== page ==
Chagas' disease is endemic of the State of Guerrero. There are reports of triatomines infected with T. cruzi, mainly in the areas of Costa Chica, Acapulco, Tierra Caliente, Valle de Iguala and Taxco de Alarcon.8–11 Rodriguez12 study in 2011, confirmed the distribution of triatomines inside houses (19%), and in the peridomicile área (54%) and 19% in peripheries and vacant lots located in diverse rural and urban localities of the municipalities of Acapulco, Chilpancingo, Iguala, Taxco and Zihuatanejo in the State of Guerrero. In 2015, Rodríguez13 found serological the prevalence in people of all ages in the municipality of Taxco, and Mancilla et al.14 found 3% in the municipality of Copala, both in the State of Guerrero.

In the State of Guerrero, the prevalence of the disease has increased with 107 cases during 2001-2005. Only in 2005, 37 cases were reported: 25 in localities of Costa Chica, five in Region Norte, four in Acapulco, two in Tierra Caliente, and one in Costa Grande.15 The CD has been regarded as a top public health problem by the Ministry of Health, due to the lack of knowledge of some medical doctors about this disease, leading to underreporting clinical cases and deaths.16

According to information obtained in the Ministry of Health, the cases detected in the last five years are as follows:, 28 cases in 2010; 13 cases in 2011; 22 cases in 2012; 21 cases in 2013, and 21 cases in 2014 (up to April), which confirms underreporting, coinciding wuth the findings of Lasso.7 The most affected regions in 2015 were the Zona Central (Central Zone); Acapulco; Costa Chica (Small Coast), and the Norte (North), the lack of reports from other areas reflect the lack of research by health professionals as well as health authorities within the state of Guerrero. The Dirección de Protección Civil (Civil Protection Directorate) would only start prevention campaigns of the disease, once a report of infected people is received; Although there should be permanent programs of Environmental Education to prevent it.17,18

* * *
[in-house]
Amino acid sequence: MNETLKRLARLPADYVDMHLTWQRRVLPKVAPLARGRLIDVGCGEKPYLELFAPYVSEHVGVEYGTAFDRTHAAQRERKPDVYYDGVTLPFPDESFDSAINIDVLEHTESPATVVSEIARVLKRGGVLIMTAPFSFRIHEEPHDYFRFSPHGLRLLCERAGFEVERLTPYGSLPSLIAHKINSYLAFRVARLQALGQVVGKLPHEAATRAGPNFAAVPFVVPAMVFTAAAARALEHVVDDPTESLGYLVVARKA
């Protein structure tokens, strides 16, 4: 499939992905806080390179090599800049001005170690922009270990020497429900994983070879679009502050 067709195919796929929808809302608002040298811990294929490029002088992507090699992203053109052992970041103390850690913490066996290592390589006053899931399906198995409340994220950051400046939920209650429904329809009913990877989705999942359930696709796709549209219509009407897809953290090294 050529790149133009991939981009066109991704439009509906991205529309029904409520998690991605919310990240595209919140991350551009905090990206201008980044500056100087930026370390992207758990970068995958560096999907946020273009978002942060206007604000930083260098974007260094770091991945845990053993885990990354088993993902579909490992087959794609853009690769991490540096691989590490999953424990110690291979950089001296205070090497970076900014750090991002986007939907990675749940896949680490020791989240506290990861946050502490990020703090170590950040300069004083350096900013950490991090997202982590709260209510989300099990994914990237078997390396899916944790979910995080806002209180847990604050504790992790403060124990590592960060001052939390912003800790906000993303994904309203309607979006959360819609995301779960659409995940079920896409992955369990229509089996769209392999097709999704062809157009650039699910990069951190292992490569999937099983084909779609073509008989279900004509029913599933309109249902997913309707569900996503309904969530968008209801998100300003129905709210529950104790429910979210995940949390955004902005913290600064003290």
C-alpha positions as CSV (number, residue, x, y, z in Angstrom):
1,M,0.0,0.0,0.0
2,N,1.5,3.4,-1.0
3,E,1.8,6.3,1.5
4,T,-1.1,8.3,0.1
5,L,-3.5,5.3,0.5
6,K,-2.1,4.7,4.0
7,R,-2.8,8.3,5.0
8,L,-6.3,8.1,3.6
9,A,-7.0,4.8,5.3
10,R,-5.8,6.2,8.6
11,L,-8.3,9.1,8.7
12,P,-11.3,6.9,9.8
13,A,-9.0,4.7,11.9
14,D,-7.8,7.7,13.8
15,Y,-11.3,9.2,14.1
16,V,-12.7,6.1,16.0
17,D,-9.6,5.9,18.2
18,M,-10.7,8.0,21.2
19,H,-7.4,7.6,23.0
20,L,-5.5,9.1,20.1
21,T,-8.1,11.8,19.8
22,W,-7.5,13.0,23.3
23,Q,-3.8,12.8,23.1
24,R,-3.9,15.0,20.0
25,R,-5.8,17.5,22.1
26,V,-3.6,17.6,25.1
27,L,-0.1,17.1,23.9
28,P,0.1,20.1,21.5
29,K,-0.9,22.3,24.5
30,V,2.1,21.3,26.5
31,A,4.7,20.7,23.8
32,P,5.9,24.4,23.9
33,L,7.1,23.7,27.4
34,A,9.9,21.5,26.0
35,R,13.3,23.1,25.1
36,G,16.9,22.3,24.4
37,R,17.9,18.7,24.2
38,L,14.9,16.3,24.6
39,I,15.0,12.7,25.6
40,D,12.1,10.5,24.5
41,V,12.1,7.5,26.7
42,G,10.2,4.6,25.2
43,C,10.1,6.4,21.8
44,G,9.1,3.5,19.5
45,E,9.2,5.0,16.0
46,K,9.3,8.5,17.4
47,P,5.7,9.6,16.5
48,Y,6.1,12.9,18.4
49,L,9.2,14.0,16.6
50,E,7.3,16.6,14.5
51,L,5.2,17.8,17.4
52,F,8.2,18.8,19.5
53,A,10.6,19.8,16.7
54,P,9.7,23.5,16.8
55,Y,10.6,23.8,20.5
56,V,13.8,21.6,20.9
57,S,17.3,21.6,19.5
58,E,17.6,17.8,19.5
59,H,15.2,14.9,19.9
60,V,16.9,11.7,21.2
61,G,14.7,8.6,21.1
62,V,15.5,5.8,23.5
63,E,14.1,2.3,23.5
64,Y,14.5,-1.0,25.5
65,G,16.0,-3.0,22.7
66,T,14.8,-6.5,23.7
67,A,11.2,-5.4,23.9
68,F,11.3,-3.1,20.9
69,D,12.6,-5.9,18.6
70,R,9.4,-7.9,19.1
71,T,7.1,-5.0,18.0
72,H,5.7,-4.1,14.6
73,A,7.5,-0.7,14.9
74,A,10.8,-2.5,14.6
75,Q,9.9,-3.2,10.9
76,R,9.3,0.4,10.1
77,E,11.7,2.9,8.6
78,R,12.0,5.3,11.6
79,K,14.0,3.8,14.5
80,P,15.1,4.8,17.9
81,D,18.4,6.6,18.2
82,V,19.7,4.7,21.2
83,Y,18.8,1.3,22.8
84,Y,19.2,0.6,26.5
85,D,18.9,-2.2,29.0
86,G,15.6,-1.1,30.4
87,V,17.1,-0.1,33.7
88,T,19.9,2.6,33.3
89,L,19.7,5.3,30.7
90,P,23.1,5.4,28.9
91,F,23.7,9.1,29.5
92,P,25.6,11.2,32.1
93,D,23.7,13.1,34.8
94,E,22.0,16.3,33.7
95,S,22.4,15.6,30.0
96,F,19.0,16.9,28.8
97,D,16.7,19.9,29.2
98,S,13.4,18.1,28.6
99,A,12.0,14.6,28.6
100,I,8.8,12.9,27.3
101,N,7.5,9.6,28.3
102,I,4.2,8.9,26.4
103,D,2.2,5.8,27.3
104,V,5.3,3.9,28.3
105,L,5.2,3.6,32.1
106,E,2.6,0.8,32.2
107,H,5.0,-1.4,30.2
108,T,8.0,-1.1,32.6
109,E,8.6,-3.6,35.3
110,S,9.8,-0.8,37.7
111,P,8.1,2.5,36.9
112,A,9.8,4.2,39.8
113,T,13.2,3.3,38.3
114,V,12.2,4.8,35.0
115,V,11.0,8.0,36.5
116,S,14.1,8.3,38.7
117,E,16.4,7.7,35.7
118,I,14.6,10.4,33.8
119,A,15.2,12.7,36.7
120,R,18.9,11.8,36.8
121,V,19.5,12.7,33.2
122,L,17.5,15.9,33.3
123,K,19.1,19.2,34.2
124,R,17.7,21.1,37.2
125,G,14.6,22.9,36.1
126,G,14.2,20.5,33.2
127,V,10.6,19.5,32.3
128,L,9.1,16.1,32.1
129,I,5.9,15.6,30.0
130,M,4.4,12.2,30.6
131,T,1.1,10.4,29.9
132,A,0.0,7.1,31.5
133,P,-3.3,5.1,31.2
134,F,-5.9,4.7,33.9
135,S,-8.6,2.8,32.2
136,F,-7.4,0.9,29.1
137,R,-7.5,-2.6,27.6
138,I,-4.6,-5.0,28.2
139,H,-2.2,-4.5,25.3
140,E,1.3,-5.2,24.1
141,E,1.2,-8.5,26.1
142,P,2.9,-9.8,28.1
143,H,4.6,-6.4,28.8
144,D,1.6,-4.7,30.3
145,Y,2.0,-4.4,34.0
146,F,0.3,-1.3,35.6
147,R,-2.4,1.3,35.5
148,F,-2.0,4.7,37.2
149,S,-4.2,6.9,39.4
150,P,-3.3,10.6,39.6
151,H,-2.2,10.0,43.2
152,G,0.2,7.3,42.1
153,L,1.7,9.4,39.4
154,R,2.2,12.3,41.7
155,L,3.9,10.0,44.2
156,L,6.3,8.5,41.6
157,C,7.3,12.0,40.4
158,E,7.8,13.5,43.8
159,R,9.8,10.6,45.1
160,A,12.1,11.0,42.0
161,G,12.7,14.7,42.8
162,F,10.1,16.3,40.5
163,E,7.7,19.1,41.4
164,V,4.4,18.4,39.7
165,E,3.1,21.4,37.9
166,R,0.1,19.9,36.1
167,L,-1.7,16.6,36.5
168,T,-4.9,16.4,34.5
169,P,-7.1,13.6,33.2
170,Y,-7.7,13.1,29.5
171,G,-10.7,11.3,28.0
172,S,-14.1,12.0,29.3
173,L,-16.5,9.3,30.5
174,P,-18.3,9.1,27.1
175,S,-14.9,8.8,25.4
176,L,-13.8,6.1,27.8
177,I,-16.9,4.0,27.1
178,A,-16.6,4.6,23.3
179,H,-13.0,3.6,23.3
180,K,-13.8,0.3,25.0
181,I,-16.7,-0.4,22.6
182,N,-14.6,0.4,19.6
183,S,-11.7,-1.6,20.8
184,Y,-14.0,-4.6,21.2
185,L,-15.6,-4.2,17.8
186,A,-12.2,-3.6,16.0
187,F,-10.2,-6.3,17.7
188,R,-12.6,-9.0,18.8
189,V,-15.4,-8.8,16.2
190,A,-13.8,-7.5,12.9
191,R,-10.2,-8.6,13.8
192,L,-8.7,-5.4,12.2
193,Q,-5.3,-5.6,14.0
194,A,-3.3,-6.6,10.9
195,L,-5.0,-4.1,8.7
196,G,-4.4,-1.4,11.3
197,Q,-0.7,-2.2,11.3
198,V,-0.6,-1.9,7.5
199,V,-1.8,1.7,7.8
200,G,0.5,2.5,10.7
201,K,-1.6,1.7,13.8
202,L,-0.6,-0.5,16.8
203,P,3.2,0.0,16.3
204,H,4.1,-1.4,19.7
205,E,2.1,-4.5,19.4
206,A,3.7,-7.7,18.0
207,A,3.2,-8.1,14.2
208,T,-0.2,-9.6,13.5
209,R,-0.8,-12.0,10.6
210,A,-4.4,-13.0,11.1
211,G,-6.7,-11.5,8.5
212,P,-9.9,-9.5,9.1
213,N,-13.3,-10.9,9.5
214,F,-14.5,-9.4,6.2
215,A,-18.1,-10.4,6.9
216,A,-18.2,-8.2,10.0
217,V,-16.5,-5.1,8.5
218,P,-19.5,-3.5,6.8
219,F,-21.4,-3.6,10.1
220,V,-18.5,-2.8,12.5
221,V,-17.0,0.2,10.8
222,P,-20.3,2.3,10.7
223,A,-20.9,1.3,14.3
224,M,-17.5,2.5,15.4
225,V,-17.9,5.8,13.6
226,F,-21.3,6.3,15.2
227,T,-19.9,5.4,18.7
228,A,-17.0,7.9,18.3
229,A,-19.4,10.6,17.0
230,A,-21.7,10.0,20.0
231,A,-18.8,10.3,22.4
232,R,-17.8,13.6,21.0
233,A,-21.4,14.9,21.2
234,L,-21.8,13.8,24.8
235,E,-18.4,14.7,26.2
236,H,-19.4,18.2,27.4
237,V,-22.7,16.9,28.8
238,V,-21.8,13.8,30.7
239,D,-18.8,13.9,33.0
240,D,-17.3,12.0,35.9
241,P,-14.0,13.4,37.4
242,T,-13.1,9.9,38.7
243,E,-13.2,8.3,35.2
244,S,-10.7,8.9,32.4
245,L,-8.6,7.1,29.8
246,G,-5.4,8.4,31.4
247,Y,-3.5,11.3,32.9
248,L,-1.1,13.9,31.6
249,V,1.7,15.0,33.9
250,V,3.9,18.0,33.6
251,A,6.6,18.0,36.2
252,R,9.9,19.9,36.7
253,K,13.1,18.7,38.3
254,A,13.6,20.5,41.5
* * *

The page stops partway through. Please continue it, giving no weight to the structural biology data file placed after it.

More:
Two cases were confirmed by Xenodiagnosis in the Municipality of Acapulco in 1990.19 During the same year, seventy-five people, including minors, had antibodies to Trypanosoma cruzi in Acapulco, Costa Chica and Tierra Caliente.8 In 1995, sixty patients who attended the General Hospital were diagnosed with chronic chagasic cardiopathy.20 Cadena et al.21 conducted a serological study on dogs whose owners were domiciled in three peripheral colonies in the western part of the city of Acapulco, where 9% of the dogs were reactive which proved that the CD is present in the municipality. It is also necessary to emphasize that the dogs serve as sentinels or indicators for the infection of Chagas.

The existence of this disease dates back thousands of years, since it has been shown to affect humans from prehistory throughout the American continent.3 The ability to adapt to the microclimates in the houses allows them to survive in awide variety of hosts and climatic conditions for optimal development of their populations.4 This in turn risks the human population in rural and urban areas and has resulted in ecological and environmental imbalances, as a consequence of deforestation and by processes that affect the environment of vectors. In this way the species invade the anthropogenic environments, when their natural habitat is modified. This promotes the migration and domiciliation of triatomines inducing the disappearance of natural spaces.5,22,23


It is necessary for researchers to do more epidemiological research on the Chagas disease as well as its transmitting vector. Simultaneously the health authorities in the State of Guerrero should collaborate with schools, universities and civil societies to organize prevention campaigns to combat the vector in order to reduce the risk of natural transmission of T. cruzi.



Conflicts of interest

The authors declare that there is no conflicts of interest.